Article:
By and by we top that last hill and see the white church on the left, L.D. Baker’s store on the right and, next to the church, the 3-room parsonage.

Mom cries out, ‘Oh no! Dad! Oh no!” With unmistakable fear in her voice.

An ambulance is backed up to the parsonage front door.


Around the middle of June, 1959, Roy brings Darrel to Oak Grove for the last time. Roy and Geraldine are worn out, having alternated nights sitting up with him.

Grandma Camilla recalls, “Darrel acts like a person with asthma. He chokes so bad he has to prop up to get his breath, and he vomits or heaves dry a lot, an awful amount of mucus in his lungs.

But he is the most precious little thing you ever saw. Ernest puts his chair outside in the shade and we sit and talk, One day we talk about Ernest’s diabetes. Darrell thinks a minute and says, “Grandma, if Grandpa dies, I don’t want to live either.’ And then he gets quiet, sits and studies, and says, ‘No, I don’t want to die, Grandma. Who’ll take care of you?’

Darrel likes to eat slivers of frost off the refrigerator freezing compartment walls. He takes a glass, shaves the frost into it, and eats the frost with a spoon. I figure it probably has something to do the abnormal secretion of salt and electrolytes in his body, a symptom of Cystic Fibrosis.

Geraldine’s sister comes with her husband, James, and on Wednesday some conversation prompts Roy to call a Dr. Nelms, in Coweta, Oklahoma. He says to the doctor, “Doctor Nelms, can you tell when a person has Cystic Fibrosis?”

Dr. Nelms says, “Yes, I can.”

Roy says, “Would you mind taking a look at my boy?”

“Certainly, bring him over.”

When Roy tells Darrel he is going to be checked over by another doctor, Darrel begs his Daddy not to take him to another doctor, but Roy feels he has to do something. Perhaps, his son is dying of some curable disease. Perhaps the second diagnosis is inaccurate. Whatever Roy thinks at the time is uncertain, but standing around watching Darrel die has become very traumatic. And too, having witnessed multitudes of people healed of so many things in his father’s ministry and in his own ministry, that this small child for whom countless prayers have already gone up remains untouched by God’s healing hand confuses him.

Ernest also is experiencing a great amount of anguish for his inability to pray the prayer of faith for Darrel.

Roy and Geraldine take Darrel to see Dr. Nelms on Thursday, July 2nd, and are not encouraged. Not only does Dr. Nelms verify the earlier diagnosis, but he says the disease is in the final stages. He says candidly, “Your son—if rushed to the hospital and placed under oxygen might live another 48 hours, but if you don’t take him, he probably won’t live through the night. That he is still alive now is little short of a miracle.”

Roy and Geraldine leave Dr. Nelms office heading for Tulsa and the hospital. In route, Darrel, told where he is being taken, and sensing he is going to die whether he goes to the hospital or not, begs to be returned to Oak Grove, to his grandfather.

Roy turns to his wife and says, “Geraldine, you carried this boy for nine months. I’m leaving it up to you.”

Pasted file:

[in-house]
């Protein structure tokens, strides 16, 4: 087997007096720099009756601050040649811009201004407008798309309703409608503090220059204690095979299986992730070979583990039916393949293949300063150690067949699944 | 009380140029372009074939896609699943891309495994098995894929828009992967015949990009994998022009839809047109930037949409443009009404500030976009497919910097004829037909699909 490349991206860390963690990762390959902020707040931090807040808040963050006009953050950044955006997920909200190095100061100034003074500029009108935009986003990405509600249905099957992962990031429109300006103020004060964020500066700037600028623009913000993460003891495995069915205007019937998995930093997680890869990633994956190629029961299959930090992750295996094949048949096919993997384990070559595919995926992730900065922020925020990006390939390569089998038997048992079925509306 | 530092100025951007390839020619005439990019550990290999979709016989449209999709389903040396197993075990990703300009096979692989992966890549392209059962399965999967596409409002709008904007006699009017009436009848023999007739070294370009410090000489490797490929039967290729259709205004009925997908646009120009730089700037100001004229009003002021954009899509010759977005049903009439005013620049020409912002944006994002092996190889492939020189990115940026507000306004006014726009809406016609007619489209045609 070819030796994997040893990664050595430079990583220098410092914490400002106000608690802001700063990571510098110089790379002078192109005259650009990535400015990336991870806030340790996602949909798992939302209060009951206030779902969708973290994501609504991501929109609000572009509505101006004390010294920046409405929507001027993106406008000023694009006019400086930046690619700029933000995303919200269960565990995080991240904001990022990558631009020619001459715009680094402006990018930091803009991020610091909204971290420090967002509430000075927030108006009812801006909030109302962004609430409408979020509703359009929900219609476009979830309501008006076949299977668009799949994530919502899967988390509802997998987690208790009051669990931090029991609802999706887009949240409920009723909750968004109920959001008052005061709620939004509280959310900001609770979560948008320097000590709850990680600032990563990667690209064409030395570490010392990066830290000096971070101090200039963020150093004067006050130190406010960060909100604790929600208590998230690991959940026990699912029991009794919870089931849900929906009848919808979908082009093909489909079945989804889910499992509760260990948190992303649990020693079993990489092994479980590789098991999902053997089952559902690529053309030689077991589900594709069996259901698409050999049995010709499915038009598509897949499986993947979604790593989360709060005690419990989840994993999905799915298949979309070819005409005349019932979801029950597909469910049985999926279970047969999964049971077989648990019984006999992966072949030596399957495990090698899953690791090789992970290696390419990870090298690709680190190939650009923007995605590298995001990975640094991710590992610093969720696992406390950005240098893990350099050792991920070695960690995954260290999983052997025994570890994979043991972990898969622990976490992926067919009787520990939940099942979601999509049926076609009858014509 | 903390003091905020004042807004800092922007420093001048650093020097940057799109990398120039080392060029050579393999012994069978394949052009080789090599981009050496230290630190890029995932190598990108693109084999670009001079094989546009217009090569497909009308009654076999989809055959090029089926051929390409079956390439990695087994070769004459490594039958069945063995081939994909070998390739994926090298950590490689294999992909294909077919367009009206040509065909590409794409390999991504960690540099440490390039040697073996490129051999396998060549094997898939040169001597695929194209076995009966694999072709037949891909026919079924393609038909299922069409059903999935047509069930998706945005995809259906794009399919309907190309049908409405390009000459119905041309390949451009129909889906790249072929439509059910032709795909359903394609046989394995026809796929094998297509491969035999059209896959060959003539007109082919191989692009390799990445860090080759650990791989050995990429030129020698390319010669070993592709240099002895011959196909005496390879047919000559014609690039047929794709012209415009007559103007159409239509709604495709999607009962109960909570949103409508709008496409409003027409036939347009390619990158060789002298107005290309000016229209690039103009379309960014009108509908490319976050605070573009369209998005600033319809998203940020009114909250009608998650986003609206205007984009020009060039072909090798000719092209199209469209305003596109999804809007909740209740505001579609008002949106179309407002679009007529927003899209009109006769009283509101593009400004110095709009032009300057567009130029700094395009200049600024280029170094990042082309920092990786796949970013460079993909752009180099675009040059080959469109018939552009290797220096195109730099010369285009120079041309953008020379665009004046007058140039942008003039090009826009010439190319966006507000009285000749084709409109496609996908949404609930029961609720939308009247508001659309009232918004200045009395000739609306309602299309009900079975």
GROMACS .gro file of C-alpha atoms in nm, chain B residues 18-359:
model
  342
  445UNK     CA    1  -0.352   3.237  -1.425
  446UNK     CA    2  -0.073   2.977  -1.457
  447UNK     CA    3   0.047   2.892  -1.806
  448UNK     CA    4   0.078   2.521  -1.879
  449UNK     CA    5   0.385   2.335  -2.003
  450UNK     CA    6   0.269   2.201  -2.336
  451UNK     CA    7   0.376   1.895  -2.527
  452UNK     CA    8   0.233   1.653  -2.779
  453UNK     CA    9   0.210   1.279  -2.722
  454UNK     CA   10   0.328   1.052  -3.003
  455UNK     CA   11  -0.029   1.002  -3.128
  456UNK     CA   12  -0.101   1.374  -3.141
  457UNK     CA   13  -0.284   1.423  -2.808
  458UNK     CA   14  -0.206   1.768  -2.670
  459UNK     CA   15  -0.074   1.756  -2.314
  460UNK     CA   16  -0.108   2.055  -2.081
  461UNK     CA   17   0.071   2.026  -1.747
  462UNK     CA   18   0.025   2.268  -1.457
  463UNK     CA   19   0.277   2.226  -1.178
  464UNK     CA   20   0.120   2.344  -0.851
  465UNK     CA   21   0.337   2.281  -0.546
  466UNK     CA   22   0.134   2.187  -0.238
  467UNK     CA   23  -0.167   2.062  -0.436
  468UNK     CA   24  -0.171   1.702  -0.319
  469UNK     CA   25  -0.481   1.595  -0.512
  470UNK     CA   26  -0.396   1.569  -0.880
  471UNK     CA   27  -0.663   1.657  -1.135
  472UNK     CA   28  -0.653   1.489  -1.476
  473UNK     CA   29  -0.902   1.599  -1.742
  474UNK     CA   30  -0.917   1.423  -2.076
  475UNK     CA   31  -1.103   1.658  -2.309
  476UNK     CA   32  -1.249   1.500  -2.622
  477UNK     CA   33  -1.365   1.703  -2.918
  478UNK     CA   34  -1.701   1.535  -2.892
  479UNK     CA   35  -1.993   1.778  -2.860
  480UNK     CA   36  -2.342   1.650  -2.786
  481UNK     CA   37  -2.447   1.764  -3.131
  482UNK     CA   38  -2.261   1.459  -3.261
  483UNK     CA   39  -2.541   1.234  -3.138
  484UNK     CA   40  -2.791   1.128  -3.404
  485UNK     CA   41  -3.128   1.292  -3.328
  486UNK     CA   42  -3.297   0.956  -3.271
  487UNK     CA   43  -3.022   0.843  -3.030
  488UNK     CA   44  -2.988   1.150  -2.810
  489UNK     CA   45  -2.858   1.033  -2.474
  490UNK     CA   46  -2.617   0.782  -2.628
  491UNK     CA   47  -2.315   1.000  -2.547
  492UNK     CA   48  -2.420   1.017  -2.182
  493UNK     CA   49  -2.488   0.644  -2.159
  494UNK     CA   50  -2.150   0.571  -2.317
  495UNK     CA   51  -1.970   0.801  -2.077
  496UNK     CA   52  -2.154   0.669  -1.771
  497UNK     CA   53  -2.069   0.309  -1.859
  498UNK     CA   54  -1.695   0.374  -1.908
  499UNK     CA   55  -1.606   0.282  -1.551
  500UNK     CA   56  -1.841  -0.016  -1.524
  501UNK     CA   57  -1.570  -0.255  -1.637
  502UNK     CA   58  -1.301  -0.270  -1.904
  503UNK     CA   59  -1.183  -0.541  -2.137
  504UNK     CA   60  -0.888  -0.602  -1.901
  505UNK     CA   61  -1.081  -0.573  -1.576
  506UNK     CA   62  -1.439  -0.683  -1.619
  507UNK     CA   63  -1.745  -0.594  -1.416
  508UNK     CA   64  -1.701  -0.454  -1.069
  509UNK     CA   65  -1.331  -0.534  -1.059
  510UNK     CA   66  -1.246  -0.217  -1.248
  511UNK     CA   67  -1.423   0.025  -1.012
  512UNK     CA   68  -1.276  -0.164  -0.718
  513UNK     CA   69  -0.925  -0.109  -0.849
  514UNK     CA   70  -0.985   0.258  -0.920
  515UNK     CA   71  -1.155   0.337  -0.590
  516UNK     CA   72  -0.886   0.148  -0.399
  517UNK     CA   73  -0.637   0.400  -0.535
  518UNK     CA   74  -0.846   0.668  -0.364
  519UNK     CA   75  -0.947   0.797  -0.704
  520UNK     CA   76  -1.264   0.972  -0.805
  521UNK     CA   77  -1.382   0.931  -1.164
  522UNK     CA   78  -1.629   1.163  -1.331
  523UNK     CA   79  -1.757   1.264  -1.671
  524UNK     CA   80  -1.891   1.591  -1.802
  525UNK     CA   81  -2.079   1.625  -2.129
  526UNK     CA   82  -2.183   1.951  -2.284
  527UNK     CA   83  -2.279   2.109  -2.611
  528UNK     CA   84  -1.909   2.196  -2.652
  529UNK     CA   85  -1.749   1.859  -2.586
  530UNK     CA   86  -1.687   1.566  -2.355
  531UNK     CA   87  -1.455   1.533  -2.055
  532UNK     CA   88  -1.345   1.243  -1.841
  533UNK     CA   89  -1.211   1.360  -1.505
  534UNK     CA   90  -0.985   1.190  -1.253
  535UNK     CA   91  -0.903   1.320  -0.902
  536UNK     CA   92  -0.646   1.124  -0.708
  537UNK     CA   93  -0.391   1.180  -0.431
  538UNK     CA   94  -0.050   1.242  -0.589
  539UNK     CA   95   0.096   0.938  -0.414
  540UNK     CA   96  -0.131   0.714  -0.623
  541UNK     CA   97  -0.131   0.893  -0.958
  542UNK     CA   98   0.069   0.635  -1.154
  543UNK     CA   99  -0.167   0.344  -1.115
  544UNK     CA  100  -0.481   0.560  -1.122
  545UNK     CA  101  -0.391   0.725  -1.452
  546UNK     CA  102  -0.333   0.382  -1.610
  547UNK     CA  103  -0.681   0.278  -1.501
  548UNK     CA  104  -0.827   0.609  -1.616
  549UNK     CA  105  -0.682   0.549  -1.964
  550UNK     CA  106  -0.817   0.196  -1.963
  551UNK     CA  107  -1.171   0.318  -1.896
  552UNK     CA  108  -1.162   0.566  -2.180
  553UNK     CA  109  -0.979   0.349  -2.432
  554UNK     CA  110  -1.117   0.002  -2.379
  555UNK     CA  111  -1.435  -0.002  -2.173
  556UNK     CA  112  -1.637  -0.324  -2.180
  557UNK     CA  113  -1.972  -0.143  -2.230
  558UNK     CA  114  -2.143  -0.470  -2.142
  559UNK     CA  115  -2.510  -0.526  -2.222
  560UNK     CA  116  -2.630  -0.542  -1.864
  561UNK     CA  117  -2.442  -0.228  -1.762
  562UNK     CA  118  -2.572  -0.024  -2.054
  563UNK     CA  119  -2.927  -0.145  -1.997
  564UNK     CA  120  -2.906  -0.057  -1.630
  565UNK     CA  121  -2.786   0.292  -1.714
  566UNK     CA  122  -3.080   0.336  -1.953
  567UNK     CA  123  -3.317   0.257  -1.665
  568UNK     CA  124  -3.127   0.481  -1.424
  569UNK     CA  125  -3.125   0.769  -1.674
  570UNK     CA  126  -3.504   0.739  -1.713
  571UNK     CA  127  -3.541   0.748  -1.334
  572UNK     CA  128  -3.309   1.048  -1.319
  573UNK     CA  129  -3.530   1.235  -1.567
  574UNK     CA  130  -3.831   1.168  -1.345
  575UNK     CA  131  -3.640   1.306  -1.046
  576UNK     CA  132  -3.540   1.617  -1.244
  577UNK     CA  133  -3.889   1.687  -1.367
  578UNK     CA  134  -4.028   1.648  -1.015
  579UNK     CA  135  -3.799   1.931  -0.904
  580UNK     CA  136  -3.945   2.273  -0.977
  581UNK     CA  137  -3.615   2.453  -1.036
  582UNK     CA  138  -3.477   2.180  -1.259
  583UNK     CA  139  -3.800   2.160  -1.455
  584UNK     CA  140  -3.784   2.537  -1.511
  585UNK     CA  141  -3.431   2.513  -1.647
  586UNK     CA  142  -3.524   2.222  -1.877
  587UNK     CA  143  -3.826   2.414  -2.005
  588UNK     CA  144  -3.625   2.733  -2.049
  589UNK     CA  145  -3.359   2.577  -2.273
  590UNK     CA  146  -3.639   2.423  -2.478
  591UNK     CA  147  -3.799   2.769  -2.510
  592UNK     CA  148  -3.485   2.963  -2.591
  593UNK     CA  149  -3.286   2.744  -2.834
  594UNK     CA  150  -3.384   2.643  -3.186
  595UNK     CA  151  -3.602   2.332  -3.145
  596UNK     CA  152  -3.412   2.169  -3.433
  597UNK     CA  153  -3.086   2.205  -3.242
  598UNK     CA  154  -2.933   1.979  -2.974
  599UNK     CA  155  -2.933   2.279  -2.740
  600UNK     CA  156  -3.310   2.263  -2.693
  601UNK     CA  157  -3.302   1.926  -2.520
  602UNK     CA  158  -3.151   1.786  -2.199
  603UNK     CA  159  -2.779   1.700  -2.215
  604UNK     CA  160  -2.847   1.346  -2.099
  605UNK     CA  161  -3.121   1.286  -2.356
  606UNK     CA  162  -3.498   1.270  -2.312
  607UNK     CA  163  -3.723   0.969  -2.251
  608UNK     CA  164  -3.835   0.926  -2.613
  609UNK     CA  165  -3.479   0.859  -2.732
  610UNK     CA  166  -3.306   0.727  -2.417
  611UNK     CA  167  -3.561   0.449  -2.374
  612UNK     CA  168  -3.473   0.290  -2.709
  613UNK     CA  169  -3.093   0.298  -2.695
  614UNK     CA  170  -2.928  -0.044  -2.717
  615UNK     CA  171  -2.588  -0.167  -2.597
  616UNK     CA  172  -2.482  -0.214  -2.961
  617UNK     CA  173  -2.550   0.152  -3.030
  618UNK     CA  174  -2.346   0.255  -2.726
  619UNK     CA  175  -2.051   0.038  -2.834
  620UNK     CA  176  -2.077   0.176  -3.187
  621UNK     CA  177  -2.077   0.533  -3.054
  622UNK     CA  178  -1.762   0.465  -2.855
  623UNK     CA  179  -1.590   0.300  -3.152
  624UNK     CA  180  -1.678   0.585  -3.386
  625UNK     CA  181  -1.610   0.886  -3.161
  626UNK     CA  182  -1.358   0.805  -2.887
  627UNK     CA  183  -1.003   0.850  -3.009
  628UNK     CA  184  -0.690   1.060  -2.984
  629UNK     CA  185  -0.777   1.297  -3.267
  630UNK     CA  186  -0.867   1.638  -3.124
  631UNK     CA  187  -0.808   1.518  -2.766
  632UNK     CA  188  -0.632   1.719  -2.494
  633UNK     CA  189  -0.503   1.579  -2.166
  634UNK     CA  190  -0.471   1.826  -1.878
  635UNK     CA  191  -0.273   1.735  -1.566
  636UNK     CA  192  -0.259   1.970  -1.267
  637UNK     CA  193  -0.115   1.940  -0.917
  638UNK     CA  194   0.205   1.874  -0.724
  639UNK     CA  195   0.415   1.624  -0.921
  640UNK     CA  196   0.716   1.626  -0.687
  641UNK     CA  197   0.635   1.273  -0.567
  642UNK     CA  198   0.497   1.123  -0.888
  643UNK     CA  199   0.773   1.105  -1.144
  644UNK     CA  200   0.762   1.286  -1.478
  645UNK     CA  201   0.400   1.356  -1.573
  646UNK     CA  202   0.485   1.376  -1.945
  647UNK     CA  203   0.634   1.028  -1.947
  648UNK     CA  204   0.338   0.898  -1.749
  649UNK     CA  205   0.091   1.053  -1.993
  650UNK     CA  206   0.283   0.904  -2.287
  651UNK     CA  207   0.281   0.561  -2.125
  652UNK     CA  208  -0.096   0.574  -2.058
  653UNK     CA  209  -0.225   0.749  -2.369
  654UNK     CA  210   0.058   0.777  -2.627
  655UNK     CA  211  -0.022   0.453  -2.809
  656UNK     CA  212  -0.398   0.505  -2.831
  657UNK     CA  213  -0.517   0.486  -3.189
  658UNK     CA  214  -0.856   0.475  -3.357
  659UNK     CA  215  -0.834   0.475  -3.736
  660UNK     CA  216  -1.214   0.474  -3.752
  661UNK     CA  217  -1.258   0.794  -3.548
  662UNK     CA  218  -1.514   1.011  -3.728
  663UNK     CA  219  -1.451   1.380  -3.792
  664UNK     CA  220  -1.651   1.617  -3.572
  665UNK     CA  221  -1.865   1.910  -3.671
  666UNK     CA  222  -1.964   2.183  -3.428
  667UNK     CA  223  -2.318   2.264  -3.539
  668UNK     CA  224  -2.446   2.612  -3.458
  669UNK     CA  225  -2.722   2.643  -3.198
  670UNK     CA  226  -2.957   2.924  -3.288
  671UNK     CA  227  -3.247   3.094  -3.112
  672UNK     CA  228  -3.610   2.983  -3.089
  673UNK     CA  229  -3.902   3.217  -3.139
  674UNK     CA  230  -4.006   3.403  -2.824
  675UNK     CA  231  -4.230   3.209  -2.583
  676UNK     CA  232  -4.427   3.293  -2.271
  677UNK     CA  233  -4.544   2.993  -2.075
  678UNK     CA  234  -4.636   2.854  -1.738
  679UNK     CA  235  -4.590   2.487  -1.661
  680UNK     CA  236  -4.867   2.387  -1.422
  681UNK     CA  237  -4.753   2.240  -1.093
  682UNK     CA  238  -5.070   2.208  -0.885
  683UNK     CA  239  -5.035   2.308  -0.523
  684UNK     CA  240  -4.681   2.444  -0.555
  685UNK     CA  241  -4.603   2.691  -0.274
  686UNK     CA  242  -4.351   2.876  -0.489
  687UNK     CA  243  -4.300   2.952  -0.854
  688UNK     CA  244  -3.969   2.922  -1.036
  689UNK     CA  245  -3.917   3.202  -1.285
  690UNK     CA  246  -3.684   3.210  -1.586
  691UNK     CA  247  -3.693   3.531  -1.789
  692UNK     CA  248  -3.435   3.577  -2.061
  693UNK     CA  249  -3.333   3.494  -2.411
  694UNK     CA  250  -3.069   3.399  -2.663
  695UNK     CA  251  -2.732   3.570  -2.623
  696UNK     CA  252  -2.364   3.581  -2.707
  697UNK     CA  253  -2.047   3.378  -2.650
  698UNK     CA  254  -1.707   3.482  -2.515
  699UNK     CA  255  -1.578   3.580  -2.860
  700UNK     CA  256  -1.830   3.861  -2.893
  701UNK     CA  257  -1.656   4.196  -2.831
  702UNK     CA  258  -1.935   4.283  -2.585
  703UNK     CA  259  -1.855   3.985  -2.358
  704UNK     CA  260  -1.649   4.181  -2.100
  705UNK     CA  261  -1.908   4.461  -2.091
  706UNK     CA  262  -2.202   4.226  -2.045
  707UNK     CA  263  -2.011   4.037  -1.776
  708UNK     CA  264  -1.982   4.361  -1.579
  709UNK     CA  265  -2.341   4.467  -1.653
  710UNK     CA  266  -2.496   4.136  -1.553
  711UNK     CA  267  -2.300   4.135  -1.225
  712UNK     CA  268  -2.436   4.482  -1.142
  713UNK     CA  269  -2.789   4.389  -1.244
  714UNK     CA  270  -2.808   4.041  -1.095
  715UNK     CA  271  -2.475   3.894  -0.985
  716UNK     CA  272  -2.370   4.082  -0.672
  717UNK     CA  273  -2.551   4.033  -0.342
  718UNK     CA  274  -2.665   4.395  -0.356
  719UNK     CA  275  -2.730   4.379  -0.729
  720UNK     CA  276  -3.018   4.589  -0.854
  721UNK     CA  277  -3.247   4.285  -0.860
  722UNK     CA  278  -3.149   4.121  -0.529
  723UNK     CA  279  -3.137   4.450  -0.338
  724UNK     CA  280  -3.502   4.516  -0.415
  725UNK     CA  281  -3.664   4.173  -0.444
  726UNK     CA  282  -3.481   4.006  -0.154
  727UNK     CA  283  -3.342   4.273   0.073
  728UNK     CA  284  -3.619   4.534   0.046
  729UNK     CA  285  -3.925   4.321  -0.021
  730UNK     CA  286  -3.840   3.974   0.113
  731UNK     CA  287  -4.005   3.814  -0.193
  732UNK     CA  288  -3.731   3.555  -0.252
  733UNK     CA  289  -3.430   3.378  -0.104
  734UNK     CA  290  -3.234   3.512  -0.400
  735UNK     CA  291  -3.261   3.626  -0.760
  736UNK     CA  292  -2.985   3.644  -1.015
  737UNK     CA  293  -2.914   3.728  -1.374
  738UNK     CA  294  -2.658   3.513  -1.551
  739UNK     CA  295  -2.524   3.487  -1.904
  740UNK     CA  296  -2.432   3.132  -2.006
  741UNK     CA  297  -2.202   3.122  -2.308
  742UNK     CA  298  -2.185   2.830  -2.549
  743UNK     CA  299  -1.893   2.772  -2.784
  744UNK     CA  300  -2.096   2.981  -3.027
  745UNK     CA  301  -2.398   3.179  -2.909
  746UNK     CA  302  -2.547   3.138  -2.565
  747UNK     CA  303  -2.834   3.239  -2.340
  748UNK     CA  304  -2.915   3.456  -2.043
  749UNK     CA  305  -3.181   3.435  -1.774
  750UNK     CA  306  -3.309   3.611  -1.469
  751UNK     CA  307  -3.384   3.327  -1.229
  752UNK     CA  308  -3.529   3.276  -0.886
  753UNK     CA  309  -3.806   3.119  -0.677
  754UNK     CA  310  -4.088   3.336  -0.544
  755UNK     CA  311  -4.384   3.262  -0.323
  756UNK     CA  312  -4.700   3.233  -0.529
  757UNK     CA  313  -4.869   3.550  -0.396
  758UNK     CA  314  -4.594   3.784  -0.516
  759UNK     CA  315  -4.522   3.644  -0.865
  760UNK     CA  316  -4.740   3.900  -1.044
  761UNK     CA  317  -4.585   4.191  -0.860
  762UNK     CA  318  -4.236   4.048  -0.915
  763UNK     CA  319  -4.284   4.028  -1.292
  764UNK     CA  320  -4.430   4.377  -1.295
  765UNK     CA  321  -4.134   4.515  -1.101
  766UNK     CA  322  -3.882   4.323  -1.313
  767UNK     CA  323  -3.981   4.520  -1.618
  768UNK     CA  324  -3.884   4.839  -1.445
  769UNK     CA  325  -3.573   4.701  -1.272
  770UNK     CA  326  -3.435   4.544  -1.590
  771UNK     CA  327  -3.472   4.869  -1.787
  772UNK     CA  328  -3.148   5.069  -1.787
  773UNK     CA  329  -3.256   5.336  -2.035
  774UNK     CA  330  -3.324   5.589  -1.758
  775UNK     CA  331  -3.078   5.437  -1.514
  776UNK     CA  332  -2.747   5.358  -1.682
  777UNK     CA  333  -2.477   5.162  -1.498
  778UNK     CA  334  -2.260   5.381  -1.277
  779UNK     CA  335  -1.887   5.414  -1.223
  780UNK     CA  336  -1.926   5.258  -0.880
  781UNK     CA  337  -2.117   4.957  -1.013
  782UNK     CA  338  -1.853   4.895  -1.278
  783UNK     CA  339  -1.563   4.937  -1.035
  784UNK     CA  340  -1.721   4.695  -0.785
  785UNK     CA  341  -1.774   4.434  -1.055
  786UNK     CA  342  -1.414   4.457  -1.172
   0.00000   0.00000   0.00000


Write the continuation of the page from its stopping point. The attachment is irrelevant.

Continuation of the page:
“Take him to Oak Grove.”

Camilla recalls, “When Darrel is lifted out of the car he is smiling from ear to ear. He seems terribly happy to be back, even though he knows he is dying. We put him in the living room on the same rollaway bed he has slept since mid June. His legs are enormous, his feet round like soft balls, but today you couldn’t have found a happier child.”

In no time at all Camilla catches him hobbling into the kitchen, getting down a glass and with a spoon struggling over to the refrigerator. He shaves off some frost and then struggles back to his bed and eats it. We know he is in tremendous pain, but no one stops him.

The doctor is wrong about one thing. Darrel lives a full 48 hours without the oxygen tent. Saturday, the 4th of July, comes in bright and sunny and, not having received moisture in weeks, the roads around Oak Grove are putting off dust clouds that stand motionless in the air and give the thick, leathery Live Oak leaves a dingy appearance.

As noon breaks into afternoon, Camilla sees Darrel’s small frame stuck half in and half out of the refrigerator, obtaining for himself a few more slithers of frost. Darrel then drags himself back to bed not allowing anyone to help him. The small living room is crowded—Ernest, Roy and Geraldine, Geraldine’s sister, along with Deward and Virginia Mashburn, and others.

Not much time passes when Darrel puts down his glass.

He can’t get his breath.

His lungs are filled with mucus.

Virginia Mashurn recalls, “Roy picks Darrel up and sits him on a cushion and Darrel takes a breath and as he exhales he puts his small forehead against his Daddy’s forehead. He repeats this two, maybe three times, until he can’t get his breath at all.

Roy takes him in his arms and lays him on the bed, where he takes a final breath, 2:00 p.m., Saturday afternoon, July 4th 1959.

Brother Parnell picks the child up and with him in his arms he sits down in his old rocking chair, praying in tongues. He just cries and cries and cries, and it is so pitiful, really, because the very last thing Darrel says to him is, ‘Jesus can help me, but he won’t.’”